These Are the ‘Great Sounding’ Engines You Actually Hate Hearing

You spoke, and we listened to why you think the majority is wrong about 911s and rotaries.

byPeter Holderith| PUBLISHED Nov 4, 2022 12:38 PM
These Are the ‘Great Sounding’ Engines You Actually Hate Hearing
Harley-Davidson
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On Monday, I asked the question: What cars do other people think sound great but you just can't stand? Some of the replies were pretty surprising, so we're gonna go through them to stir the pot even more. Some of my biases were confirmed, others had unkind things to say about my precious small-block Chevy—I banned all of those commenters instantly—and even a few people weren't so hot on the Lexus LFA's V10. The biggest surprise wasn't even related to cars, though.

By far the most disliked exhaust of any roadgoing engine was that of the Harley Davidson V-twin. "I cannot wait until Harley Davidson dies," said commenter John Smith. "[It's] the mechanical equivalent of a swollen prostate." Strong words to describe an exhaust note, but understandable. Harleys are notorious for being obnoxiously loud. No other motorcycles were even mentioned. Out of any other engine brought up in the comments, the Harley V-twin gained the broadest consensus of distaste.

Nissan

The most common automotive powerplant our commenters are tired of hearing is the Nissan VQ series of six-cylinder engines. Commonly equipped in a number of inexpensive sports cars, they often get aftermarket exhausts and are almost always horribly loud. Heck, many are really loud stock. For what it's worth, I agree with this one. I think a big part of it is many VQ-equipped cars are equipped with automatic transmissions, which makes the exhaust sound less like a rising crescendo and more like a trombone held off the side of a boat with its slide fixed to an anchor.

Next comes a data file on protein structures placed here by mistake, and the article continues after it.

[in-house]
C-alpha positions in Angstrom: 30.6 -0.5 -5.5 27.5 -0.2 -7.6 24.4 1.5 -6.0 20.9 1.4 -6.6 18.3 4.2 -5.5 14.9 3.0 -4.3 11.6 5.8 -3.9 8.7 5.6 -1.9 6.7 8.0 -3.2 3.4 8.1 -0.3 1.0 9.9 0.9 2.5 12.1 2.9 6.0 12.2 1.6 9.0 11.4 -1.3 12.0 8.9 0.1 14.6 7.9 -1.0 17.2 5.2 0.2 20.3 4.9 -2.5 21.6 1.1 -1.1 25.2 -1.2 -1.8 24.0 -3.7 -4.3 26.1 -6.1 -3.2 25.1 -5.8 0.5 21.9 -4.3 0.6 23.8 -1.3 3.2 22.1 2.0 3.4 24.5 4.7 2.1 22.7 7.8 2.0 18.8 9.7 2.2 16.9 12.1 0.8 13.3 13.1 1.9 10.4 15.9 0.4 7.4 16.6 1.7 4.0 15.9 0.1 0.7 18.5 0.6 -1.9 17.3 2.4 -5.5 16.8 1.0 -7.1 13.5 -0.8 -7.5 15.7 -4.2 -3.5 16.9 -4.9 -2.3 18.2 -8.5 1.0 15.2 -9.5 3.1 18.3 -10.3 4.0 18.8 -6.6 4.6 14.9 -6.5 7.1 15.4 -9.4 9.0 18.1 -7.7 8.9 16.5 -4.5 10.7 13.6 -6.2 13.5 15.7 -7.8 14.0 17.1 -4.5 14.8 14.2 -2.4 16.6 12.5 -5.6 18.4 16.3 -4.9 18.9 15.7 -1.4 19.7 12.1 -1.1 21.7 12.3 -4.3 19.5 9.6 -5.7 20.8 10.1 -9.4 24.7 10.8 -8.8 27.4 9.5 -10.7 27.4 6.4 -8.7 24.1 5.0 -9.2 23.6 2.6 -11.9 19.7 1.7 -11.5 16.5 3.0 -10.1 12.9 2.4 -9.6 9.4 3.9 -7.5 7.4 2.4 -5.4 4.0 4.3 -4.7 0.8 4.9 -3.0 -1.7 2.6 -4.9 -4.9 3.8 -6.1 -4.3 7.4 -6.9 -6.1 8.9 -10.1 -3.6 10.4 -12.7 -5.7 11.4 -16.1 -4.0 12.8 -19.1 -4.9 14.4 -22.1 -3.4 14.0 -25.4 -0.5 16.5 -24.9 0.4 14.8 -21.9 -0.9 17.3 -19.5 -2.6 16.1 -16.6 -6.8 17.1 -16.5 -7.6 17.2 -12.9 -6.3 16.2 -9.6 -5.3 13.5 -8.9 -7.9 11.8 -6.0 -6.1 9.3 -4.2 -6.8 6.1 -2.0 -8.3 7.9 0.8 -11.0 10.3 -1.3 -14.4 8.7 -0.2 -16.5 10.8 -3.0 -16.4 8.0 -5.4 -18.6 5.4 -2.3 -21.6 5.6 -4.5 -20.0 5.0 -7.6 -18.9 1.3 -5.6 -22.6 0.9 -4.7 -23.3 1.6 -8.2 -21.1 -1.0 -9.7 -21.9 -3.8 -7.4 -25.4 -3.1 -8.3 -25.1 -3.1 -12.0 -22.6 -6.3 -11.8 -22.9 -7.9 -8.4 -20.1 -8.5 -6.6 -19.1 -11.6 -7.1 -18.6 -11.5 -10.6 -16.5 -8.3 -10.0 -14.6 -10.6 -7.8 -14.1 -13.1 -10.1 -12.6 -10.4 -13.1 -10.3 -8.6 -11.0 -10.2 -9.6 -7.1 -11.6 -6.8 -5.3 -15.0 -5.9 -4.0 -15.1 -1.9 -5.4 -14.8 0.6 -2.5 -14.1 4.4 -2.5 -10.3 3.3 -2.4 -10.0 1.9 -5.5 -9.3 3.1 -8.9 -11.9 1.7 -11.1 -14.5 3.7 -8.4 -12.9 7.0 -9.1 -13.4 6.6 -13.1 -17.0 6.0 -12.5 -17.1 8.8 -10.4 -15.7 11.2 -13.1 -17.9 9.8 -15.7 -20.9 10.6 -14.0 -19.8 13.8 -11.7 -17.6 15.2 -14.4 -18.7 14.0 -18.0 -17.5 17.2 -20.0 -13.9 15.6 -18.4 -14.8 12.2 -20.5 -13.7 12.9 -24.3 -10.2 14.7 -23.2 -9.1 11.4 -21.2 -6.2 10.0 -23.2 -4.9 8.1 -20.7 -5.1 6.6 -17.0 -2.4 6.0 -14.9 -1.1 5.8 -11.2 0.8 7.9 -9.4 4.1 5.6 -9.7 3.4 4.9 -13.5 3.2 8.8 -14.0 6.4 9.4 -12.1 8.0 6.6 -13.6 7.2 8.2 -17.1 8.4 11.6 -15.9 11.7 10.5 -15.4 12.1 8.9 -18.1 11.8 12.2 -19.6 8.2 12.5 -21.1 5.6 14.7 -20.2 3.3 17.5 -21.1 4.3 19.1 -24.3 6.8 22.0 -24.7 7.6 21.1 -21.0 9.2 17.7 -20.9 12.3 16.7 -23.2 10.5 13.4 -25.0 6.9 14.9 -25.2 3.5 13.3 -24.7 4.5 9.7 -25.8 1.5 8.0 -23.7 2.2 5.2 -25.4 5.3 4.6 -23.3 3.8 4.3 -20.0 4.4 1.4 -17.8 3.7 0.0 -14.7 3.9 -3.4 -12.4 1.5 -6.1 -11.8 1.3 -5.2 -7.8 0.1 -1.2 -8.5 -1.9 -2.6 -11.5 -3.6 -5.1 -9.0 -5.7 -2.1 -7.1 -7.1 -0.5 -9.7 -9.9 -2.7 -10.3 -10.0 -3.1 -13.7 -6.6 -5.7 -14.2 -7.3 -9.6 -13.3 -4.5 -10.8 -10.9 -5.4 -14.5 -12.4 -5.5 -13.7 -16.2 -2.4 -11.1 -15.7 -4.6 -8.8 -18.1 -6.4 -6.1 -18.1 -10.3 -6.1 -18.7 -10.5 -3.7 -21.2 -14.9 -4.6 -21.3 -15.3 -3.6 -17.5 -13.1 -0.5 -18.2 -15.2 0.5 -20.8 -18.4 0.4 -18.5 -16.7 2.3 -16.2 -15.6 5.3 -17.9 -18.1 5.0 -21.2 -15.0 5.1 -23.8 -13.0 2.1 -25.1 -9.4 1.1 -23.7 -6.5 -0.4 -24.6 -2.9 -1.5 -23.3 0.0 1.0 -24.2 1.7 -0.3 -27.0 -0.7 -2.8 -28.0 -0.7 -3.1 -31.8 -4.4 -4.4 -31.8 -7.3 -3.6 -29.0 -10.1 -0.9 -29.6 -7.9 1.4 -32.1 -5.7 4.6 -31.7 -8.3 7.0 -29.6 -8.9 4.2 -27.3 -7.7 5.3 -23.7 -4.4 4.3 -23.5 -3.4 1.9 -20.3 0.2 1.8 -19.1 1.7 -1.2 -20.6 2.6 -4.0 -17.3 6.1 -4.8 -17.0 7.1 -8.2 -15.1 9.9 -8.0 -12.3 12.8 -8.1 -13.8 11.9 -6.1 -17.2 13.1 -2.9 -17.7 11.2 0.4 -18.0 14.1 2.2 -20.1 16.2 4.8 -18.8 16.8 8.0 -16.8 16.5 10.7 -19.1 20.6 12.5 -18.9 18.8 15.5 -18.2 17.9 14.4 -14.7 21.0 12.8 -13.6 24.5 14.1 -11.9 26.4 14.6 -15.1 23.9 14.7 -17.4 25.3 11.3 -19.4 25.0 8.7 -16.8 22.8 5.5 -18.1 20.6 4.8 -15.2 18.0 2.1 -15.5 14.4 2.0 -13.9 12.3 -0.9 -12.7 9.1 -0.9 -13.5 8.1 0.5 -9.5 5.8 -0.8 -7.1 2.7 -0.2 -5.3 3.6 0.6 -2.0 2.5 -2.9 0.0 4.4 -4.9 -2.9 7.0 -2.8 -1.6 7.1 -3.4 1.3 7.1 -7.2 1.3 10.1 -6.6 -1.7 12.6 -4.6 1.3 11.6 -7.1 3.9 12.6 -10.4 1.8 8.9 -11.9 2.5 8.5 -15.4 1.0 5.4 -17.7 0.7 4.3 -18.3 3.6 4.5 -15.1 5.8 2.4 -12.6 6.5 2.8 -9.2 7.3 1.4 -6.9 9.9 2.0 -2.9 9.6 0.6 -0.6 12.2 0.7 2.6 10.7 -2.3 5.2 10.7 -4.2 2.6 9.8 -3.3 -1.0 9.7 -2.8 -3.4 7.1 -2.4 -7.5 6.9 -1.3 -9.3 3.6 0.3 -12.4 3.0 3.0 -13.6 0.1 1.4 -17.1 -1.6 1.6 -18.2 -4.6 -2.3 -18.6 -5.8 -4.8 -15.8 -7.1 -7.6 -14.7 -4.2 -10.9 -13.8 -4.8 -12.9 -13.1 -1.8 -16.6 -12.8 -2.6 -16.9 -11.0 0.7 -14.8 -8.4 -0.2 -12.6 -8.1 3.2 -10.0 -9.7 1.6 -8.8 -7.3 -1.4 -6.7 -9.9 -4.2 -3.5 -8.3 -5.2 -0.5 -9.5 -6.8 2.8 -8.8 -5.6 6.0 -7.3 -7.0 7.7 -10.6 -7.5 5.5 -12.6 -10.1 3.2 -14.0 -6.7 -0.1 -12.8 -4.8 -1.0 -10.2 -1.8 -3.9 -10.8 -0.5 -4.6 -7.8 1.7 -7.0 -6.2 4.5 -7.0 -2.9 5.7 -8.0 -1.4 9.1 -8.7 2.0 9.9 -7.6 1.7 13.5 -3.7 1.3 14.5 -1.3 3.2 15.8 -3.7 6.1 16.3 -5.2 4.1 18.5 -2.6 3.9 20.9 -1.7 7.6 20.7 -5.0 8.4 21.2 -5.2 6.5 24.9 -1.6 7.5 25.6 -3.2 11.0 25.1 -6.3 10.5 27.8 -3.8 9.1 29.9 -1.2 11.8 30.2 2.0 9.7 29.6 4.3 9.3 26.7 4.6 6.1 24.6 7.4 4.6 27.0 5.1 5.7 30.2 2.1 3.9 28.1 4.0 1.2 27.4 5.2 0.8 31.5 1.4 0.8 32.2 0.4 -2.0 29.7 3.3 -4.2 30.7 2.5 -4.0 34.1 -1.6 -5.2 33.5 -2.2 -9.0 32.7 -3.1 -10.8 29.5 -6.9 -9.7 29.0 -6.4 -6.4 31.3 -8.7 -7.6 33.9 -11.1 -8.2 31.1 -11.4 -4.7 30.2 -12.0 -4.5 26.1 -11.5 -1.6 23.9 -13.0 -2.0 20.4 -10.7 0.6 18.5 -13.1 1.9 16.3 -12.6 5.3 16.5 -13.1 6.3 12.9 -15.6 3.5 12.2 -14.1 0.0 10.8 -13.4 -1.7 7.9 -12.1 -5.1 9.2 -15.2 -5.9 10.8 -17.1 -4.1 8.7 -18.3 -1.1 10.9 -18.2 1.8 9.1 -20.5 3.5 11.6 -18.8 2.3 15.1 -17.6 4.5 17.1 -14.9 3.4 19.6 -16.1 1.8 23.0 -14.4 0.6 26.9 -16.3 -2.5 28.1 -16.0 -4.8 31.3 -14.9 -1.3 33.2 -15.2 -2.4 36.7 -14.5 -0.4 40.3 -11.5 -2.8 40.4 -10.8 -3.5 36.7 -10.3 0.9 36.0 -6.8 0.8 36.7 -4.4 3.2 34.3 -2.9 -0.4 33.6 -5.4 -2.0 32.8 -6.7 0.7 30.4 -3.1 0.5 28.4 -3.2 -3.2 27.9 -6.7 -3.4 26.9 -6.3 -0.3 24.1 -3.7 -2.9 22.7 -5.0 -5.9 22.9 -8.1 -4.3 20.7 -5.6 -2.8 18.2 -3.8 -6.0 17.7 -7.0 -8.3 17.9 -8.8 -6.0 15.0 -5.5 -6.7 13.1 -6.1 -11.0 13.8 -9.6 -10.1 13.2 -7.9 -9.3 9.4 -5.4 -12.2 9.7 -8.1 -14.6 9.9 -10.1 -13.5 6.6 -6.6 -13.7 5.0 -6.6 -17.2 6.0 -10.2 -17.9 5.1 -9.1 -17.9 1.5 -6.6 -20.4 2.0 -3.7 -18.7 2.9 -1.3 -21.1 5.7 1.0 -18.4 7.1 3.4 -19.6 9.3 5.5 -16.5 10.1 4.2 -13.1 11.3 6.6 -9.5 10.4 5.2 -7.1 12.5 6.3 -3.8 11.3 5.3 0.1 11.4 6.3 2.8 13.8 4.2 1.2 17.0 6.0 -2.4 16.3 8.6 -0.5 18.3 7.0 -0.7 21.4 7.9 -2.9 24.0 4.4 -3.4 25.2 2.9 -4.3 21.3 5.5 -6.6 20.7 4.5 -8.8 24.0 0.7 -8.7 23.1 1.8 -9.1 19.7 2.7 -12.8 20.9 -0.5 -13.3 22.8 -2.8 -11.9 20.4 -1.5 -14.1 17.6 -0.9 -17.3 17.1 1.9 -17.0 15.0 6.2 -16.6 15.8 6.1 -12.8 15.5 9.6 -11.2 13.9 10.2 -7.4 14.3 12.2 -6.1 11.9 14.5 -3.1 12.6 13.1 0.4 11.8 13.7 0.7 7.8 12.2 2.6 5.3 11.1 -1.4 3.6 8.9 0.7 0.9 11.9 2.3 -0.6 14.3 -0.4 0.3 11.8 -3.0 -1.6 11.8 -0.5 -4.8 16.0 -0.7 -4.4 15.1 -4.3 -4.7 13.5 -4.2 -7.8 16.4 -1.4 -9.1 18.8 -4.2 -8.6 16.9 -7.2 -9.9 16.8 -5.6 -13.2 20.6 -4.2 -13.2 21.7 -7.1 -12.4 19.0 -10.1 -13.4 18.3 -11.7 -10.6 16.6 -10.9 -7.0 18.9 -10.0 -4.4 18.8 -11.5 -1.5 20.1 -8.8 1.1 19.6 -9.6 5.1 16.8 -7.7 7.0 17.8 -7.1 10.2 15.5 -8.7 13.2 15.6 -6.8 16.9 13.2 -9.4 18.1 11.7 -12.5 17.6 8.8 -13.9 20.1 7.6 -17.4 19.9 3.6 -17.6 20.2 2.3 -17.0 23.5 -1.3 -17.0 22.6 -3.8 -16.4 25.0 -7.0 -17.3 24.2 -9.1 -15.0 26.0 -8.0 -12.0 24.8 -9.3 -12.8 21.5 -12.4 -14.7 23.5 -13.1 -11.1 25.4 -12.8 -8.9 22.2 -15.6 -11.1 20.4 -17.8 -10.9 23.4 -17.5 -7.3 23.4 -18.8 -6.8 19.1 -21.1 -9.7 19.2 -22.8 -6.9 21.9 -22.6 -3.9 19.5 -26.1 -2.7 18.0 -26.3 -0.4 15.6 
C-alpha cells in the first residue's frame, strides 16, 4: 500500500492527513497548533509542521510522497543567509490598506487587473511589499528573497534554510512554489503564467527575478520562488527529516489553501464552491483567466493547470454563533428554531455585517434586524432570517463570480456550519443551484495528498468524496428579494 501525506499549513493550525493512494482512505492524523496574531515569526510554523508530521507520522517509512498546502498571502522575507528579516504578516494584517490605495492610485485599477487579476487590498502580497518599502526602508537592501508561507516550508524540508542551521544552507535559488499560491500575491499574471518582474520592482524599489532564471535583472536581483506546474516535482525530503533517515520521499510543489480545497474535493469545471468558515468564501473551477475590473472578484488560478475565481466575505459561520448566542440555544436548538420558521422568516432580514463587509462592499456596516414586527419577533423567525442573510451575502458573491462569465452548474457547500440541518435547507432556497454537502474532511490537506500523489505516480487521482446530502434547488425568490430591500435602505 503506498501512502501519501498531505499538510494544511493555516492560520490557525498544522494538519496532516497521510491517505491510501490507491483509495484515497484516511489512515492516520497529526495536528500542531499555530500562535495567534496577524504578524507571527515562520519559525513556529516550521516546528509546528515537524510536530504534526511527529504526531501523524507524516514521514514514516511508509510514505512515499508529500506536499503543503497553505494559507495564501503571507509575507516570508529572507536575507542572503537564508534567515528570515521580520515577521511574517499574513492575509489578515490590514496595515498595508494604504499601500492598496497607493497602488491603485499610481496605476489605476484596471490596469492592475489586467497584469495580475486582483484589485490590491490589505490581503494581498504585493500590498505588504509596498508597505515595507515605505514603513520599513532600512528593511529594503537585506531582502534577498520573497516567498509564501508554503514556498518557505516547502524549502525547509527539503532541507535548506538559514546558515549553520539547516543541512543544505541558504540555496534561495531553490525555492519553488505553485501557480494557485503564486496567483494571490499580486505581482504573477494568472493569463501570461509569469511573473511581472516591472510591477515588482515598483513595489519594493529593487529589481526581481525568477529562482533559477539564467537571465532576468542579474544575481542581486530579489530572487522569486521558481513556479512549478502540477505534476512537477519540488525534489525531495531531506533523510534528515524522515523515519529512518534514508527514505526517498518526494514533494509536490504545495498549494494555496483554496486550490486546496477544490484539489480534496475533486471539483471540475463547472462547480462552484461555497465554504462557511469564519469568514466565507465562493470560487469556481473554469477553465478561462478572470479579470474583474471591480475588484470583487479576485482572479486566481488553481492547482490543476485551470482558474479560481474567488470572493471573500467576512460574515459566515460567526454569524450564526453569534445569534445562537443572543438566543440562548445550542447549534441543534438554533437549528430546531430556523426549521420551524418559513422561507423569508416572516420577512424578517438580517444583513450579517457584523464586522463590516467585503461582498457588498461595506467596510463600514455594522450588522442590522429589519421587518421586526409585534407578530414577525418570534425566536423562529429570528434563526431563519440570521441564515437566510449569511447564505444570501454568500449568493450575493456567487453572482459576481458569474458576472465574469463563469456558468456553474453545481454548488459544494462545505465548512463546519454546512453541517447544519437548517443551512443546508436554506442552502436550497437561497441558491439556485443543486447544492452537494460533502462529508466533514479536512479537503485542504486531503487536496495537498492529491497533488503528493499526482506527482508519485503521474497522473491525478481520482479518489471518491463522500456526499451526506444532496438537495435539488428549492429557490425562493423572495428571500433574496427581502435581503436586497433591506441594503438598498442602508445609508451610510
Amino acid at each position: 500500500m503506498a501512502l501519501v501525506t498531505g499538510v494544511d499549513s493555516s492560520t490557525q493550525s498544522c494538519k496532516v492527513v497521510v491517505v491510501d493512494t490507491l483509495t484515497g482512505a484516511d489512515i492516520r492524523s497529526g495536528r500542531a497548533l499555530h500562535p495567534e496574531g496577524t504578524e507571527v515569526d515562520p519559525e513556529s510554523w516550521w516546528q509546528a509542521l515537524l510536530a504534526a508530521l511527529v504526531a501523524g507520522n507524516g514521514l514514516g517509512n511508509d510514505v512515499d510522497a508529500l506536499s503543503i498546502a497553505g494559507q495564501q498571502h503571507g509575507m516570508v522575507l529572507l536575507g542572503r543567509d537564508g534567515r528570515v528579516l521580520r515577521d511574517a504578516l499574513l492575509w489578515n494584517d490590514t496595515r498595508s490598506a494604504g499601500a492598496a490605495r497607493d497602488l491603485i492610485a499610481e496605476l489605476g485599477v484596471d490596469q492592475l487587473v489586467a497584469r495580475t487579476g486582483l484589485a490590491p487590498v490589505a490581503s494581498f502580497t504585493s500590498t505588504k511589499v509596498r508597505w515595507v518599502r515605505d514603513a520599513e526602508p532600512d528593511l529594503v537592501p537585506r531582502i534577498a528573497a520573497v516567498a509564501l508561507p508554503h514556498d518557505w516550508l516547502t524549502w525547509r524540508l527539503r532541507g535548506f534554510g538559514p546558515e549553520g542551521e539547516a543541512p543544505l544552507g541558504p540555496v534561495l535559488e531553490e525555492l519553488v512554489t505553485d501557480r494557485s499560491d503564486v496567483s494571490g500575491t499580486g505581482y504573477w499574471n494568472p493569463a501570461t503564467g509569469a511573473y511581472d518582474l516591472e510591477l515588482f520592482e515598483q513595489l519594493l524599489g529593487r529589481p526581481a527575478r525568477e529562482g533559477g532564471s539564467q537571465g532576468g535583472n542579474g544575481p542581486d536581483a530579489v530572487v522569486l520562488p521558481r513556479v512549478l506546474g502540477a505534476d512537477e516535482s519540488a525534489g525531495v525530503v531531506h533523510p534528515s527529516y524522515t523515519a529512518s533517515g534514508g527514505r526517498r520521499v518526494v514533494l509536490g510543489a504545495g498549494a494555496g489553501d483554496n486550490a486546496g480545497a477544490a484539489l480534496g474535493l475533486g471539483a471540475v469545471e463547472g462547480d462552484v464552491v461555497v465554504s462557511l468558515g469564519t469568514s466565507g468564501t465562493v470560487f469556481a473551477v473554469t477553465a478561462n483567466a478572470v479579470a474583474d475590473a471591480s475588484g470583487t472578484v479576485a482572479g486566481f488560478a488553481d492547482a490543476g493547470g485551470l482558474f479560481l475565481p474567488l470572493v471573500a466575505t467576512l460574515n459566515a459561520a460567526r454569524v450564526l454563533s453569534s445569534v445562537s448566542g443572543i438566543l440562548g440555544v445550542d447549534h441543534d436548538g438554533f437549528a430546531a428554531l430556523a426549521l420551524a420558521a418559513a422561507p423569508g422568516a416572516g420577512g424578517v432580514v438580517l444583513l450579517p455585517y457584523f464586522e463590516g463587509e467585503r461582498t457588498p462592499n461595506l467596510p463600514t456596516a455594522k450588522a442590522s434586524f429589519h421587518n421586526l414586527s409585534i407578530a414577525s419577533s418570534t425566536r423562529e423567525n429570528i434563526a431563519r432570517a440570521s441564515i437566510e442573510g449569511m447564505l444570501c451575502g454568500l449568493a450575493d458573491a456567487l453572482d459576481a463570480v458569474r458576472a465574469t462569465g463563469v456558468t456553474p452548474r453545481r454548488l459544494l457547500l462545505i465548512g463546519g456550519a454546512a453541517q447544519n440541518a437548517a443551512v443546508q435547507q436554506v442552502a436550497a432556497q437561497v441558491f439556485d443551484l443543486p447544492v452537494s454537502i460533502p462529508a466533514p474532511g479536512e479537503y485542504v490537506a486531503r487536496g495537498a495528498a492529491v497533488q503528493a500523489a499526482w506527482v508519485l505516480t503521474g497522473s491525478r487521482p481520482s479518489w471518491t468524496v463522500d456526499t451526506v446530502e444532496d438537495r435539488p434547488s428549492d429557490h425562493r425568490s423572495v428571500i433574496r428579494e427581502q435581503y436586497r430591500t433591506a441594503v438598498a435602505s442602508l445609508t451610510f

Six-cylinder engines in general are common objects of ire amongst our readers. V6 Dodge Chargers, V6 Ford Mustangs, and Ford F-150 Raptors with the 3.5-liter Ecoboost are all disliked. One guy even says he doesn't like how air-cooled 911s sound. I've left his name out here for his own protection but I don't disagree about Porsches' exhaust notes—especially on the more pedestrian models—being overrated in general.

Subaru

The noise many four-cylinder engines made was disliked just as much. My own biases living in New England—I am not from New England—were confirmed: A lot of folks are not fans of how Subaru's flat-four engines sound. I will add they sound especially bad when they have a hideous, popcorn-in-the-microwave, Hollywood gunfight-sounding pop tune, and unequal-length headers. Actually, they sound really ear-piercing after revving past my apartment for months. And then I finally catch up to one and they don't want any. Please get out of my neighborhood. You know how some people steal catalytic converters? I'm going to install mufflers on these people's cars.

The sound of other loud four-cylinder engines was also disliked with equal vigor.

Mazda

One comment that I particularly enjoy reminds me of my own struggles with local Subarus was from Baltimoron762, a classic username if there ever was one. Reminds me of Modern Warfare 2 lobbies (not the new one). They get right to the point:

"There is a kid in my area with an RX8 and no mufflers. I live .5mi from the main road and I can hear this car from miles away until it gets on the highway 2mi from my house. This car sounds worse than most VQs and K-series and it's dog slow so it takes forever for this piece of crap to get out of earshot."

Baltimoron brings up a great point. A lot of these cars are slow, so they rev for a long time before they're far enough away to not hear anymore. That's definitely a factor a lot of people don't think about. If a car is fast and loud, it's gone quickly. Slow and loud? That's a different story entirely.

Generally, I agree with most of the exhaust opinions in the comments, which I'm sure is what everyone was most concerned about. I think it was a fruitful discussion. I hope our next QOTD can be as productive.

Got a tip or question for the author? You can reach them here: peter@thedrive.com